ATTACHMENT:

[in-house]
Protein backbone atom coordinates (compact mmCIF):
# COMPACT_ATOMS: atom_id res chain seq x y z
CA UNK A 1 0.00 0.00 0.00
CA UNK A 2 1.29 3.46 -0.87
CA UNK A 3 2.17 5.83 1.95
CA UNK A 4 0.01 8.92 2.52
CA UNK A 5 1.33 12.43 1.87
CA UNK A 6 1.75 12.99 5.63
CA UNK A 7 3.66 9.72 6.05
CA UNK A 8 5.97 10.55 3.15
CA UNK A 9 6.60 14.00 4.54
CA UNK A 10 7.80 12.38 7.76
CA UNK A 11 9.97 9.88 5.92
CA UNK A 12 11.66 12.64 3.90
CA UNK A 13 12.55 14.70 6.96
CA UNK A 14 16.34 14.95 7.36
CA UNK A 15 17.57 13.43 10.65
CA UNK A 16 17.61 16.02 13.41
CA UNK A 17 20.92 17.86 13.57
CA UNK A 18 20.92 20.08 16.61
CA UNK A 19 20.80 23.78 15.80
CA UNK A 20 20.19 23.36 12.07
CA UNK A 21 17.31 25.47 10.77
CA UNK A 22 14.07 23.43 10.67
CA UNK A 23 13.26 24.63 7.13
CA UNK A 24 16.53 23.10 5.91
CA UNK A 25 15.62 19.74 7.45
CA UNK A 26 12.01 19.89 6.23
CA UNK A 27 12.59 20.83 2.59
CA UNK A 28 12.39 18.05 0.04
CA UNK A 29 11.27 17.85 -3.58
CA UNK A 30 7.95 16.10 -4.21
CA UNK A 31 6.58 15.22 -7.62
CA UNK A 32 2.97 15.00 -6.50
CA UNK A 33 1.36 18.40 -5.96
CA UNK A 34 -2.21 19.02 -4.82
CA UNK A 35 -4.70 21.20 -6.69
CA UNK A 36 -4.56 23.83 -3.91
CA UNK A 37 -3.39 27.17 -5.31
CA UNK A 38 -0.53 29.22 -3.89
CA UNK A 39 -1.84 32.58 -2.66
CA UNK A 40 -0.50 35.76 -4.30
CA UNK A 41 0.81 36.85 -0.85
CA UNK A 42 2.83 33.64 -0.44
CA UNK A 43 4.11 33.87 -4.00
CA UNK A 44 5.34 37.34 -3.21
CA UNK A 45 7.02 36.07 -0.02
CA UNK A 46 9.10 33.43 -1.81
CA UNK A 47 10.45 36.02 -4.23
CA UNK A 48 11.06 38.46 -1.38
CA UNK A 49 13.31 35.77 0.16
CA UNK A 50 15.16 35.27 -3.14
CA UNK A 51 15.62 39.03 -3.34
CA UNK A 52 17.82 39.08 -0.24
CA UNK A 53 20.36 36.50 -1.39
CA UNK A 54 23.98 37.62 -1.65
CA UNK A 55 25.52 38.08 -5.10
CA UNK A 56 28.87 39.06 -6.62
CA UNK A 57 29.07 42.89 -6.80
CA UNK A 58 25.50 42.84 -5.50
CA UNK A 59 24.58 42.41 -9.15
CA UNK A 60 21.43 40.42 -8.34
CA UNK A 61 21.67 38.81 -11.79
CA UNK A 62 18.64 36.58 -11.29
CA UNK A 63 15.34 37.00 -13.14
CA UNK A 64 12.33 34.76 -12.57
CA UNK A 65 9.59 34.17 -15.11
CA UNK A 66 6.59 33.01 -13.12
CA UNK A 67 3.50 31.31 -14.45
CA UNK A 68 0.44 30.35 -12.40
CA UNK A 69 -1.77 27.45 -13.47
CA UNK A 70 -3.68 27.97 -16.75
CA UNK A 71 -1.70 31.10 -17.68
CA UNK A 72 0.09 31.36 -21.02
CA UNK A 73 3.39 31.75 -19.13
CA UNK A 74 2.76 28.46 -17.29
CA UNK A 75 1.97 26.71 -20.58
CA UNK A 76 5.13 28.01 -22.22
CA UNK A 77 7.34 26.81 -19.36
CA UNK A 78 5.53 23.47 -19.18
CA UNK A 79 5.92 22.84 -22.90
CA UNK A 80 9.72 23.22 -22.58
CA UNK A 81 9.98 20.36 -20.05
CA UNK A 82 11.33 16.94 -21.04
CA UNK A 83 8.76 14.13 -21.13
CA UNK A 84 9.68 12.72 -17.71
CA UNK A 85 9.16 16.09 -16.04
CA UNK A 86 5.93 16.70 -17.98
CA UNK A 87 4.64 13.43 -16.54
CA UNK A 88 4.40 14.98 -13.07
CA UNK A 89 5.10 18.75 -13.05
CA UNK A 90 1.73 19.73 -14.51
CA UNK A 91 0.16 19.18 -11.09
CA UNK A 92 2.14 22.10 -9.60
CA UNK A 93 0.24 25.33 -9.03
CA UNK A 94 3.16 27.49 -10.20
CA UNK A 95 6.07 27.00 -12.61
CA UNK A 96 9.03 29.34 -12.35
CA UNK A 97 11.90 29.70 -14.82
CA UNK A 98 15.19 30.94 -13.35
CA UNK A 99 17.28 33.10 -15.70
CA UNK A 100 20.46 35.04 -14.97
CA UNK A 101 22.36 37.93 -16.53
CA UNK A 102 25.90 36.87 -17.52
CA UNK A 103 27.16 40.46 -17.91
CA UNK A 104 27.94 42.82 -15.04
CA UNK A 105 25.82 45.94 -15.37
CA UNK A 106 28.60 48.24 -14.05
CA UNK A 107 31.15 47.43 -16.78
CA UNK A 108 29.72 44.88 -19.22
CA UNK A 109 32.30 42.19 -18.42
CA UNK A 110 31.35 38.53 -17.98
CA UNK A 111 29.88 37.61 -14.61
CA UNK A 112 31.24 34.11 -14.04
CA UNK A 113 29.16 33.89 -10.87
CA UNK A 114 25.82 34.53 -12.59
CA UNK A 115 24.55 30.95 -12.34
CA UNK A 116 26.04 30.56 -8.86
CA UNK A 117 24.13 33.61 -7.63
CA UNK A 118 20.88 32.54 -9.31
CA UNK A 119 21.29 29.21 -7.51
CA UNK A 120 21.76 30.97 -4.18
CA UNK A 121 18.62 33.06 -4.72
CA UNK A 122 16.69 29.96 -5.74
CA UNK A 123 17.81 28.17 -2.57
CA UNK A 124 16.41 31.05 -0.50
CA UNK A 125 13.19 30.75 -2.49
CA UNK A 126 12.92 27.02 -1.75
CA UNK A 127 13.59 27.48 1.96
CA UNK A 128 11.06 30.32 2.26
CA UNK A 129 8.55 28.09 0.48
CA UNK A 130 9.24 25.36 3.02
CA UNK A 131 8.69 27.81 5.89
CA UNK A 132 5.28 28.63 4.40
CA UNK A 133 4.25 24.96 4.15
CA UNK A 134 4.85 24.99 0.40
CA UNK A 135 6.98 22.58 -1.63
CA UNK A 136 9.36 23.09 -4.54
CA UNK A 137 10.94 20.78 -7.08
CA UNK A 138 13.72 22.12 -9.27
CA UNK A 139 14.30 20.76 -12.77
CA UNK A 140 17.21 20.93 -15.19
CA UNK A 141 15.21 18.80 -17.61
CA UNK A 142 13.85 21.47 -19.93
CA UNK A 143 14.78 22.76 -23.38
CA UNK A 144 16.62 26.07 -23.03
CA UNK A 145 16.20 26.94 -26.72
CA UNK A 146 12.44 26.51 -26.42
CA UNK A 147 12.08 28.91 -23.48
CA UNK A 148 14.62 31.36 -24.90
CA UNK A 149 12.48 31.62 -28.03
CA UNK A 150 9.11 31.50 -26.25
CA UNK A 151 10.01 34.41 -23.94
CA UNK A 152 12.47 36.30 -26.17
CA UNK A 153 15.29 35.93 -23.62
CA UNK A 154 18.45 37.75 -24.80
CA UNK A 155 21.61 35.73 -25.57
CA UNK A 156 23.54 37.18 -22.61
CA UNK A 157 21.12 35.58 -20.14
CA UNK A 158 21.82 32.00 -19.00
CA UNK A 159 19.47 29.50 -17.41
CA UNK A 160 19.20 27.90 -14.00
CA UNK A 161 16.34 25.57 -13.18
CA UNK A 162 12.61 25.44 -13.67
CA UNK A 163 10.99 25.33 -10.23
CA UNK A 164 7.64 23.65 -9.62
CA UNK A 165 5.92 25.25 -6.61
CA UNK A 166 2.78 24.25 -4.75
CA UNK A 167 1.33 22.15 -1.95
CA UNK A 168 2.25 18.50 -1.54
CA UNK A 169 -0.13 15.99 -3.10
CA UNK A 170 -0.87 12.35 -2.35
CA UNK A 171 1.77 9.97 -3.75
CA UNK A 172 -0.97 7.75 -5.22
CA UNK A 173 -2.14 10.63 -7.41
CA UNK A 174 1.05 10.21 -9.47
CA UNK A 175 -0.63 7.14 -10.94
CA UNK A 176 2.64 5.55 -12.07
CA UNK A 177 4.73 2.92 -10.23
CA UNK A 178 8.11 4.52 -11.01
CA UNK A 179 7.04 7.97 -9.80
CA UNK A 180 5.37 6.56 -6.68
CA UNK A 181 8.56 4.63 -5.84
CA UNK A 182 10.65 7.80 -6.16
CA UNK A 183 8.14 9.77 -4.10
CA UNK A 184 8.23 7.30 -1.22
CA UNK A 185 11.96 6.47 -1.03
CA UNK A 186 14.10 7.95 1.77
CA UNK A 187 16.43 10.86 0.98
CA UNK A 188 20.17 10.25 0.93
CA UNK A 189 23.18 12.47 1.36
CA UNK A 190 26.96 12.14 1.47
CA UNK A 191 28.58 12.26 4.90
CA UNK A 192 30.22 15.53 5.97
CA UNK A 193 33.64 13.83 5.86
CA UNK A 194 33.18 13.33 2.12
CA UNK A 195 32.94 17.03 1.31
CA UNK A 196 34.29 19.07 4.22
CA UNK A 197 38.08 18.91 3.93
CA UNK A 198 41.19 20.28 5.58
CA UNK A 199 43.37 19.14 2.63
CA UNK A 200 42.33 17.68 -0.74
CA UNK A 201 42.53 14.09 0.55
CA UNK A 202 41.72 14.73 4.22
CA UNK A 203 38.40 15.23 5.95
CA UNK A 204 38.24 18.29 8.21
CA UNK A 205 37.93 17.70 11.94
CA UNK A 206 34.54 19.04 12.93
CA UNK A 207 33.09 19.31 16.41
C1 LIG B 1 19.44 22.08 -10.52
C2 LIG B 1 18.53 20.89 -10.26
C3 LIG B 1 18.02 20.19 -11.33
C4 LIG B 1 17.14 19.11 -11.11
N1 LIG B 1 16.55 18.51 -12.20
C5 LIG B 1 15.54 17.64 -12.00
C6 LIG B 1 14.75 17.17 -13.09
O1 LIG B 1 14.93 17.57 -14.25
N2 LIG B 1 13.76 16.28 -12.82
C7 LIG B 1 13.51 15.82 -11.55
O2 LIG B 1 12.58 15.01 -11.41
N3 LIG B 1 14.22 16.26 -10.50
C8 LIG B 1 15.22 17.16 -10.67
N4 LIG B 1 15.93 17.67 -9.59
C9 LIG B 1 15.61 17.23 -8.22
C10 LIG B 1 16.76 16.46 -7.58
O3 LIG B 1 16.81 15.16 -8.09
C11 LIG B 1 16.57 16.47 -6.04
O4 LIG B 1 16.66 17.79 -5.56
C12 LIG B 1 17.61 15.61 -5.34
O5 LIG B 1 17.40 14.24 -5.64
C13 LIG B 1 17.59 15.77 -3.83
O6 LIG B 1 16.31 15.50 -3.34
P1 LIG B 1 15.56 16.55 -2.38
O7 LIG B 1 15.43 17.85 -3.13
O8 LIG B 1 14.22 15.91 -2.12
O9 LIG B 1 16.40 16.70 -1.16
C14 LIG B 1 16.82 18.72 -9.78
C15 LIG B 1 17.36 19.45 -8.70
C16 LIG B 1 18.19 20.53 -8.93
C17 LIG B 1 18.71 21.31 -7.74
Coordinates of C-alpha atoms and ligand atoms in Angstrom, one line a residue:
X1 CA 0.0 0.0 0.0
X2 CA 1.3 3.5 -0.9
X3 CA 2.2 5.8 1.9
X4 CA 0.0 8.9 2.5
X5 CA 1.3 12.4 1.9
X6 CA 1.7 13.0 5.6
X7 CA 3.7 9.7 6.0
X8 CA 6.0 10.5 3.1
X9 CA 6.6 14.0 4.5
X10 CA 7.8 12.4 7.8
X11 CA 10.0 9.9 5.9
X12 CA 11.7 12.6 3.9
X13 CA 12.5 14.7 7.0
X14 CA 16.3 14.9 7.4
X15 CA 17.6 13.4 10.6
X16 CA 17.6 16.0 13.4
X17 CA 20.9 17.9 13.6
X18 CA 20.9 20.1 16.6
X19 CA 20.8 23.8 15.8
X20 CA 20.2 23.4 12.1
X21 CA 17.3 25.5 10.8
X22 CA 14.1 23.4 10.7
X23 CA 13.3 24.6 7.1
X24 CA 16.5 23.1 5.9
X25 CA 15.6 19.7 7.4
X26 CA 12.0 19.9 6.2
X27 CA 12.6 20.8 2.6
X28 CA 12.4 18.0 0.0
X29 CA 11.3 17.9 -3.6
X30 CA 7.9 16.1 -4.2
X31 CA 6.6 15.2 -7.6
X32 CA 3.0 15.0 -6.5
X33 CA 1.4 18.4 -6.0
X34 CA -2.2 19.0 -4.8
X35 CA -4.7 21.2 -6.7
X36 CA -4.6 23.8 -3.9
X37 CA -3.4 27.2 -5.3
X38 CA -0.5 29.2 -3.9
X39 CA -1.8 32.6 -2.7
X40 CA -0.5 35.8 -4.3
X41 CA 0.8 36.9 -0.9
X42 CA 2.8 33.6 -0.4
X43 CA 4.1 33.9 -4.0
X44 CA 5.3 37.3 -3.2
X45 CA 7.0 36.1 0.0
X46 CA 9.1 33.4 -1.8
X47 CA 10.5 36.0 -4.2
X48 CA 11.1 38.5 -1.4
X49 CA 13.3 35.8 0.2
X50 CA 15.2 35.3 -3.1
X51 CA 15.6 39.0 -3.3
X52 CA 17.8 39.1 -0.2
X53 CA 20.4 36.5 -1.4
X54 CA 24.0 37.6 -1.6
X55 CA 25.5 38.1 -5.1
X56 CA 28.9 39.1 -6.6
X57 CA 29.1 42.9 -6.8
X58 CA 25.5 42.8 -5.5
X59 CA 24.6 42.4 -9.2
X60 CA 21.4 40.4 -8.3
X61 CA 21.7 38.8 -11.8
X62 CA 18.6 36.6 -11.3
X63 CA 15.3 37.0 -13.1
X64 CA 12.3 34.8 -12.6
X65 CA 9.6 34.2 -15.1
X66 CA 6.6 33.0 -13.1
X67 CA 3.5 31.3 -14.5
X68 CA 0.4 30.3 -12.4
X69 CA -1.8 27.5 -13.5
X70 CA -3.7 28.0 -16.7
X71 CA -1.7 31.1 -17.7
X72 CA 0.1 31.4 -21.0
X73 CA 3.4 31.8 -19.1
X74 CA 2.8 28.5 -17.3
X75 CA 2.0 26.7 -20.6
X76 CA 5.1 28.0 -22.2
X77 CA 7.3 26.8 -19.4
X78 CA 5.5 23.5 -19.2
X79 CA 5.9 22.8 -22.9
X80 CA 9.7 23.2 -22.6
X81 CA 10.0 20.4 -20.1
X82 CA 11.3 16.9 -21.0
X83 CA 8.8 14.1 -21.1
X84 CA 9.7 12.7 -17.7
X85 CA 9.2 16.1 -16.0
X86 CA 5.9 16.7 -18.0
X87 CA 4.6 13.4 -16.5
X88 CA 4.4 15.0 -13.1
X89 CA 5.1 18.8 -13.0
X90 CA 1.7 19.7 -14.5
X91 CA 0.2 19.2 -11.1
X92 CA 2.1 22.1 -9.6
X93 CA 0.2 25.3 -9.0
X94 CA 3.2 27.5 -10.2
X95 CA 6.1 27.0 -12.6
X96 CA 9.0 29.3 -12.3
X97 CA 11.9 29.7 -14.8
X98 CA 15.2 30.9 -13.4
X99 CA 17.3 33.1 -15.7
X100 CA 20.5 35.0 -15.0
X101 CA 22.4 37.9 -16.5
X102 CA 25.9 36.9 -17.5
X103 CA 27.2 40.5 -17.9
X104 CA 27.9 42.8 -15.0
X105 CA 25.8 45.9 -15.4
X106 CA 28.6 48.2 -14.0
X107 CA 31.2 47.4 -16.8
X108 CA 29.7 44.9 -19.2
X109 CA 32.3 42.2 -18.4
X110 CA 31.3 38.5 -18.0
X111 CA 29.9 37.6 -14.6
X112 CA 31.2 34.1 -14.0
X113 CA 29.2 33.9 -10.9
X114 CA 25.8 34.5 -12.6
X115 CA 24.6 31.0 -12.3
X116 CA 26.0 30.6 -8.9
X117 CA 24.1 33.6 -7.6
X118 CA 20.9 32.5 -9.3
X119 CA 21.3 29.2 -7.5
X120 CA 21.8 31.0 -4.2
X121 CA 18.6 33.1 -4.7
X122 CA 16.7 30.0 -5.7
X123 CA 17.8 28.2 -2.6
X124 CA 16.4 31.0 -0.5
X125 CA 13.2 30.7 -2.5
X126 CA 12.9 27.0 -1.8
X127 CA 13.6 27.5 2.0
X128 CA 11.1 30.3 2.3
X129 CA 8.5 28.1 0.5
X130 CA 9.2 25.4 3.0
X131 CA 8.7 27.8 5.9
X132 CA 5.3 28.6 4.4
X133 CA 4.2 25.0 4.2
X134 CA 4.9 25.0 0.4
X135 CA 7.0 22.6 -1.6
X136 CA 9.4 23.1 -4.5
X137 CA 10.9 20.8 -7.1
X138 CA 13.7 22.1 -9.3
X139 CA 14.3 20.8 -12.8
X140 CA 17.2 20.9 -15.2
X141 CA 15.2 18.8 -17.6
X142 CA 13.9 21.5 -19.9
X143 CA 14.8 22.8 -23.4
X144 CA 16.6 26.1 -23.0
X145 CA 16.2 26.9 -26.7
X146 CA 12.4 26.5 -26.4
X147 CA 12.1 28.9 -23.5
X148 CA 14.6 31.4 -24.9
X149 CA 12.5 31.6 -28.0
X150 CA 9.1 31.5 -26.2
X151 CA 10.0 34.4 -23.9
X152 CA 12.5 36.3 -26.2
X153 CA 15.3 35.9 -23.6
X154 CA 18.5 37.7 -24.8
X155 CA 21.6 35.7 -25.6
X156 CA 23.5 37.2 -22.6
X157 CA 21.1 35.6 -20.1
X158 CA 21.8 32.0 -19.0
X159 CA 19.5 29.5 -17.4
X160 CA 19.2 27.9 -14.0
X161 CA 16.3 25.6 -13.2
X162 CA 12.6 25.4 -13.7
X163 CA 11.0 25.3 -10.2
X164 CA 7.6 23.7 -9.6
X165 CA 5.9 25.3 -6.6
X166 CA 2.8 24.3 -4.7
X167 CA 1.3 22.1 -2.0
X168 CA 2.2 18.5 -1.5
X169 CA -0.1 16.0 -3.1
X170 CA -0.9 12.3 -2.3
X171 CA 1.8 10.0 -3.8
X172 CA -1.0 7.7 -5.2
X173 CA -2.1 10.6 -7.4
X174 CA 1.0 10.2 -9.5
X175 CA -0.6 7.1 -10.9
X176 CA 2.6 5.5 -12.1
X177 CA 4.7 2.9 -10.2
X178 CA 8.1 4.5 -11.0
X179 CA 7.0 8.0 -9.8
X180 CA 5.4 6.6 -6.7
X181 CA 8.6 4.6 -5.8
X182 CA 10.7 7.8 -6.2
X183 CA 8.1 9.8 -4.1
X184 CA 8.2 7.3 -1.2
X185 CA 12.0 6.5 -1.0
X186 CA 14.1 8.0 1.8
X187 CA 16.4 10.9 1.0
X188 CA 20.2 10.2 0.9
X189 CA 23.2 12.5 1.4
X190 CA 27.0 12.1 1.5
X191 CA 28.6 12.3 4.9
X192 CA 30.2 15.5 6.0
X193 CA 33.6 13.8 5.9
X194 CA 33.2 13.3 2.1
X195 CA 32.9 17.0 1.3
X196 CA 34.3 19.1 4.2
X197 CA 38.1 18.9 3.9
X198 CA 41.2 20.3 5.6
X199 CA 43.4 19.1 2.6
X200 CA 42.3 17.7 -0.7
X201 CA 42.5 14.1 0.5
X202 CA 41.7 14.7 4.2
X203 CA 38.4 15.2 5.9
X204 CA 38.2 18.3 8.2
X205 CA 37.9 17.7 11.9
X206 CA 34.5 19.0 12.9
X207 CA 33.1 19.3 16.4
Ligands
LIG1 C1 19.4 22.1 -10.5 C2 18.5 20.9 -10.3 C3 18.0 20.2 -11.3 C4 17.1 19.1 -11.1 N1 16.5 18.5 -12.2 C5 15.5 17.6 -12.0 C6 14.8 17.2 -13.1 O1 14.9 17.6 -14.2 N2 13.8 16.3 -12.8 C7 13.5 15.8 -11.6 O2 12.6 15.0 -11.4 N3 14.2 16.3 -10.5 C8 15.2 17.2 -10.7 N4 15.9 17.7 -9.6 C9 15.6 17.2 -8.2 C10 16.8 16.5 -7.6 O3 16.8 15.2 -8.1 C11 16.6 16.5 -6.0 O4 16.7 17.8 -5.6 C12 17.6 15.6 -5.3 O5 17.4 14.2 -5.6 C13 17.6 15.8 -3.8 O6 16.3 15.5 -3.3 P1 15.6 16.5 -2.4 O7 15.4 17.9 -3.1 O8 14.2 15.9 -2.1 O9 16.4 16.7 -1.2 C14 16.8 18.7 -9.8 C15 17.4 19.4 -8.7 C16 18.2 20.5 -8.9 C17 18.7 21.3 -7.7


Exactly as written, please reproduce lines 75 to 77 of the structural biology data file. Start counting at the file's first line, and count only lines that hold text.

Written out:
CA UNK A 72 0.09 31.36 -21.02
CA UNK A 73 3.39 31.75 -19.13
CA UNK A 74 2.76 28.46 -17.29